Hormones, hormones, hormones

I naively thought boys didn’t really suffer because of their hormones. Wow, how wrong can you be?

Our foster son is 14, just. I read somewhere recently that at, or around the age of 14, boys experience an 800% surge in testosterone. I think the whole 800% has happened this week.

We’ve had tears before school, tears on the way to school, tears after school, tears at dinner and bed time. And punctuating the tearful epsiodes are the arguments and the shouting. Arguments about absolutely nothing – ‘She’s always staring at me!’ ‘Nobody cares about me!’

‘I wanted to sit on that seat and she knew that!’ ‘He made a weird face at me.’ The list goes on.

There’s no point in trying to reason with him, or intervene, even when he starts hitting himself with toy guns and hairbrushes. He has to be left to rant and shout and work it out of himself. Then of course I get, ‘You didn’t stop me hitting myself…..you don’t care!’

I tell him that I do care but I didn’t want to get hurt and I felt he needed space.

‘Well next time, I don’t want you to give me space, I just want you to stop me hurting myself, OK?’

I suggest other ways he could take out his anger and frustration, we discuss hormones and the way they can take control of you and make you act – I feel so deeply for him, as a hostage to hormones myself once a month.

My husband and I have our own linguistic system to warn each other of the lie of the land, regarding our foster son and his mood. My husband comes in from work, raises his eyebrows at me in ‘Well, what’s happened today’ manner.

If I reply, ‘Low tide,’ he knows all is well. If I answer, ‘High tide and plenty of flotsam,’ he knows that the dinner table will be an unwinnable battleground of perceived slights, barbed comments and hard stares.

It’s not all bad, there are the quite times after the storms. Following one of his outbursts, or explosions, our foster son is left feeling perplexed by his own actions and the strength of his emotions. He comes to find me, once he is calm, and gives me huge hugs, telling me he has been an idiot, he is so sorry, he will never do it again.

I just hold him tight and tell him we love him, and silently hope for low tides tomorrow.

 

 

Advertisements
Hormones, hormones, hormones

Sex in Class

Channel 4 screened a programme last night about the parlous state of sex ed in UK schools, and the mission of  Belgian sexologist Goedele Liekens to change the situation.

It really gave me pause for thought. I like to consider myself as very open when it comes to talking about sex with my child. Any questions – I’m happy to answer them. I don’t really get embarrassed about the subject. So, there’s me patting myself on the back and thinking I’m doing  a great job, but ‘Sex in Class’ made me feel a bit inadequate.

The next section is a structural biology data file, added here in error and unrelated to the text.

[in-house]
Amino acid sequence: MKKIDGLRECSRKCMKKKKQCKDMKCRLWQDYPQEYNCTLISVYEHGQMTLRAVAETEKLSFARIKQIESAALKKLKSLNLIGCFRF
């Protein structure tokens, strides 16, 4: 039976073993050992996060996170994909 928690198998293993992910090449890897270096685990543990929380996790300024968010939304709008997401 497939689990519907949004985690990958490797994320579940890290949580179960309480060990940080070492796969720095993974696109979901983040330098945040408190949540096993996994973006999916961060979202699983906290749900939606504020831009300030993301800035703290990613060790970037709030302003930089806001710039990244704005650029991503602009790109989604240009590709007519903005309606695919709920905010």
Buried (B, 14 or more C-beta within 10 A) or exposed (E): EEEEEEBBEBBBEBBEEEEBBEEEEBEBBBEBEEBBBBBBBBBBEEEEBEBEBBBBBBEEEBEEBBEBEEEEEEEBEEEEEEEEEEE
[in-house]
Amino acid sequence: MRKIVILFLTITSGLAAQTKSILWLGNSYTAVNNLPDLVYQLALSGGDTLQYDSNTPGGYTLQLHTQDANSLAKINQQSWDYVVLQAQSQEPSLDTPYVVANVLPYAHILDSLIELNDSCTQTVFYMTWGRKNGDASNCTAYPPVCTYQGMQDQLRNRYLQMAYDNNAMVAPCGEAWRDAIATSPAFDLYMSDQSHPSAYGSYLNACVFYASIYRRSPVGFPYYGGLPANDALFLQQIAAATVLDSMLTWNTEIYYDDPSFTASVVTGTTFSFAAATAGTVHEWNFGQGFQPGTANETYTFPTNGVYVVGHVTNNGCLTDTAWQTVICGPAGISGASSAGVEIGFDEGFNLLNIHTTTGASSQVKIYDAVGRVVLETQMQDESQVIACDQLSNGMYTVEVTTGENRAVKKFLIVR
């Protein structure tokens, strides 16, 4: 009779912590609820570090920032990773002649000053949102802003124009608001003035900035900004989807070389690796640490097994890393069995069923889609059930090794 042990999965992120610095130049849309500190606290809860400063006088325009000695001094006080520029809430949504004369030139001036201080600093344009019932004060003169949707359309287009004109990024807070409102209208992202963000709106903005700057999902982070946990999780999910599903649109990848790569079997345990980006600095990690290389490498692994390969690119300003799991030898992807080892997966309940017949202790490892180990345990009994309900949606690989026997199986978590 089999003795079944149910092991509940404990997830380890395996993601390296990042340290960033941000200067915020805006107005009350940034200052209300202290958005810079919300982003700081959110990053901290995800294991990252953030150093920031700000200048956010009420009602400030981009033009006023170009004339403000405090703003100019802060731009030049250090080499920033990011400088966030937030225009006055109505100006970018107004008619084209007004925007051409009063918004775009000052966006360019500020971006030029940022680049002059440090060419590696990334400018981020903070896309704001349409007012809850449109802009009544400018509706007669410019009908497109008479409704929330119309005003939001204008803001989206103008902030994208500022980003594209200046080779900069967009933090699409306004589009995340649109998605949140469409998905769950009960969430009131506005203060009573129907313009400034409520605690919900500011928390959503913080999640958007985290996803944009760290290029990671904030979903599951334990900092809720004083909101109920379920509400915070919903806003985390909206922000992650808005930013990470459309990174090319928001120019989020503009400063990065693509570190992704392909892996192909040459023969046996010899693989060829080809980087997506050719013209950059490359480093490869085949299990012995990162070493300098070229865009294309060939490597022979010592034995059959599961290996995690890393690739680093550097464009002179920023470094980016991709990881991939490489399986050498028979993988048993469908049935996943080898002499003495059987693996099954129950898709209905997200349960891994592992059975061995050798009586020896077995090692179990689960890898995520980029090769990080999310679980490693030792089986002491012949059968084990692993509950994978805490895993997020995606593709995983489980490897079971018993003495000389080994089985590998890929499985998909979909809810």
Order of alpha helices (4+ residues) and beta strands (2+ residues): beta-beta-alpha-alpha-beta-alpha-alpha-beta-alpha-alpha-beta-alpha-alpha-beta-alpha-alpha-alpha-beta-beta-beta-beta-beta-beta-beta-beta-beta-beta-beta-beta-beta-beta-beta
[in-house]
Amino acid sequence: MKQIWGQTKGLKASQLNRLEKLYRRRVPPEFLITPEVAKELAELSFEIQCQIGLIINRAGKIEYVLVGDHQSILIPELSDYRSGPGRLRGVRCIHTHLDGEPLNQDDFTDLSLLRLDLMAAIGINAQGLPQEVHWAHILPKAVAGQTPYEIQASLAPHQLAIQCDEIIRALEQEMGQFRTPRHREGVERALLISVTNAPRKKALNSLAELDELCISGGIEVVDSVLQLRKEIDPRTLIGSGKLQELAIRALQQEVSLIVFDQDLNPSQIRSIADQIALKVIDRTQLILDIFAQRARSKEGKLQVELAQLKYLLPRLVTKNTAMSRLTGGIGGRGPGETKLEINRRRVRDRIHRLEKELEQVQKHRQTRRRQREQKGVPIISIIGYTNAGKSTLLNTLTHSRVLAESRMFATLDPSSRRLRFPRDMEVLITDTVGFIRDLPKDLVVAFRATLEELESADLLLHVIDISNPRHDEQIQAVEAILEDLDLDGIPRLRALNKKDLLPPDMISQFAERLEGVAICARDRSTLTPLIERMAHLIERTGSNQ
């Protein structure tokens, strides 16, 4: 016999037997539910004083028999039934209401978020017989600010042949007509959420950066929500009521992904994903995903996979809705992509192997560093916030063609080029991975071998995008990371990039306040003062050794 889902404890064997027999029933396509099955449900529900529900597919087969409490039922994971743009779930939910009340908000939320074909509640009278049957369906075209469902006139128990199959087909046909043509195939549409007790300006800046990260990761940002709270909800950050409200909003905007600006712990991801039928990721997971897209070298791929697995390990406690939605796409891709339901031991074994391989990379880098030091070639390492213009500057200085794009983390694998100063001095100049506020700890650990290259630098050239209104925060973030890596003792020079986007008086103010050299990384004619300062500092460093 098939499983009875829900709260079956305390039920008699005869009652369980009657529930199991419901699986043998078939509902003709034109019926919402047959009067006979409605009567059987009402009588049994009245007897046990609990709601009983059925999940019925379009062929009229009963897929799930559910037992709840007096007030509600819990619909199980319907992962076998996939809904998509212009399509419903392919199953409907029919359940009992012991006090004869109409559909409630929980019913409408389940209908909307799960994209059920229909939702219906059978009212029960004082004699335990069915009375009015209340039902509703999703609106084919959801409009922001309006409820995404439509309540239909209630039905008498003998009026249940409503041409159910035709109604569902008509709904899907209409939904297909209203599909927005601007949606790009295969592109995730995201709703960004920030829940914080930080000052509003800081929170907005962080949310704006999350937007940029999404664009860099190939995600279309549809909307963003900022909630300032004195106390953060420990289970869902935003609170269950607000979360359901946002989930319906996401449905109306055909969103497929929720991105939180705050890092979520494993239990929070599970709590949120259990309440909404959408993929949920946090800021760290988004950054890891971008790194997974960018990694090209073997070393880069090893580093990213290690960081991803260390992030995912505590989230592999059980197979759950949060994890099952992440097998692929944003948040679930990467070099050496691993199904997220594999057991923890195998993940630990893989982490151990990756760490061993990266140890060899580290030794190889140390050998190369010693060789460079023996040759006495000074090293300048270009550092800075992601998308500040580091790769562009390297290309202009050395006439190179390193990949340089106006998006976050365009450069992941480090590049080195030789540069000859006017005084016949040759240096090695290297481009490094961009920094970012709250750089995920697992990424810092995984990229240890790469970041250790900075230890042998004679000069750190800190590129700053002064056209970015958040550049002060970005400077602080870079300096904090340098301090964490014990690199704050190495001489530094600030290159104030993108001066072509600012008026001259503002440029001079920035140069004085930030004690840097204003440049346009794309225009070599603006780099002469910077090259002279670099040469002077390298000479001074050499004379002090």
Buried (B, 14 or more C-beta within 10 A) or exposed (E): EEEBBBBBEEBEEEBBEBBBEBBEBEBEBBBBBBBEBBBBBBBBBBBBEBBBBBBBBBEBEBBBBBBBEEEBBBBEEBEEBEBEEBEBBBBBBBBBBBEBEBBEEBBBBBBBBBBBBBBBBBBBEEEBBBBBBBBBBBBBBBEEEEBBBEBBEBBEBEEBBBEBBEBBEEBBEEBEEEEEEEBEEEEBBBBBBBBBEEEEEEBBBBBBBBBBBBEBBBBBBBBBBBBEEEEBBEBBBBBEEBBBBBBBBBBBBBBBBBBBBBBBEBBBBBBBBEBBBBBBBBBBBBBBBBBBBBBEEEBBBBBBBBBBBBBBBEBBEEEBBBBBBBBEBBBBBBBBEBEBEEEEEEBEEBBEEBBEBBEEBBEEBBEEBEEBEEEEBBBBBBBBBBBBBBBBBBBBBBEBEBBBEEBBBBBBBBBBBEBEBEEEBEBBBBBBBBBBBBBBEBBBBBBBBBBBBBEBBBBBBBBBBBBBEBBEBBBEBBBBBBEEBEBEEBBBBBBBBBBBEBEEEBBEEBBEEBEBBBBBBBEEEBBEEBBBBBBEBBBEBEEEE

Goedele was so up front, calm and matter of fact about every subject and area of sex, that she made me feel like a dried up old prude. Yes, I answer questions, but I don’t ever elaborate on subjects such as masturbation, orgasms or pornography. I’m actually just doing the bare minimum when it comes to imparting information about sex.

Goedele demonstrated the appalling lack of knowledge that girls, in particular, in the UK, have about their bodies. I know I was the same at the age of 14/15, but the girls in the class Goedele was working with couldn’t draw a diagram of their sexual organs. She tried to hide her shock at this as she handed the girls their homework. They were each given a hand mirror, which they were asked to take home and use to look at their genitals. One of the girls was so upset by the homework that her parent had to phone Goedele and make his concerns felt. She looked pretty depressed after the phone call.

I found the boys very interesting too. They were genuinely keen, in a respectful way, to engage with learning about sex from a girl’s viewpoint. They each made works of art showing the clitoris, vagina and labia, and ended the programme with far more knowledge, confidence and empathy for the girls in their peer group.

This is surely what we need in all schools. To see how empowered the girls in the class were by the end of the programme was quite amazing. They were telling the boys what was OK and what wasn’t, without embarrassment or apology. To see how much more sensible and thoughtful the boys were was also pretty mind blowing.

By the end of the programme I felt empowered too. Watching and listening to Goedele had given me an answer to my thorny issue – how do you teach sex education to children who have been sexually abused?

The answer has always got to be openness. It’s going to be tough for me. The children I am fostering have been abused from a very young age and their sexualised behaviour is hard wired into them. My reaction has been to shut the lid firmly on everything sexual, suggestive or adult. I’ve wanted them to regain their innocence and to forget what has happened, but it’s never going to happen.

I need to get real. The next time I am asked where babies come from, I am going to have sit down and have that conversation, calmly and sensibly, without censorship. At some point I have to trust in the children’s ability to relearn about sex in a healthy way. I have to dig deep and find my inner Goedele Liekins. She’s in there, somewhere……

Sex in Class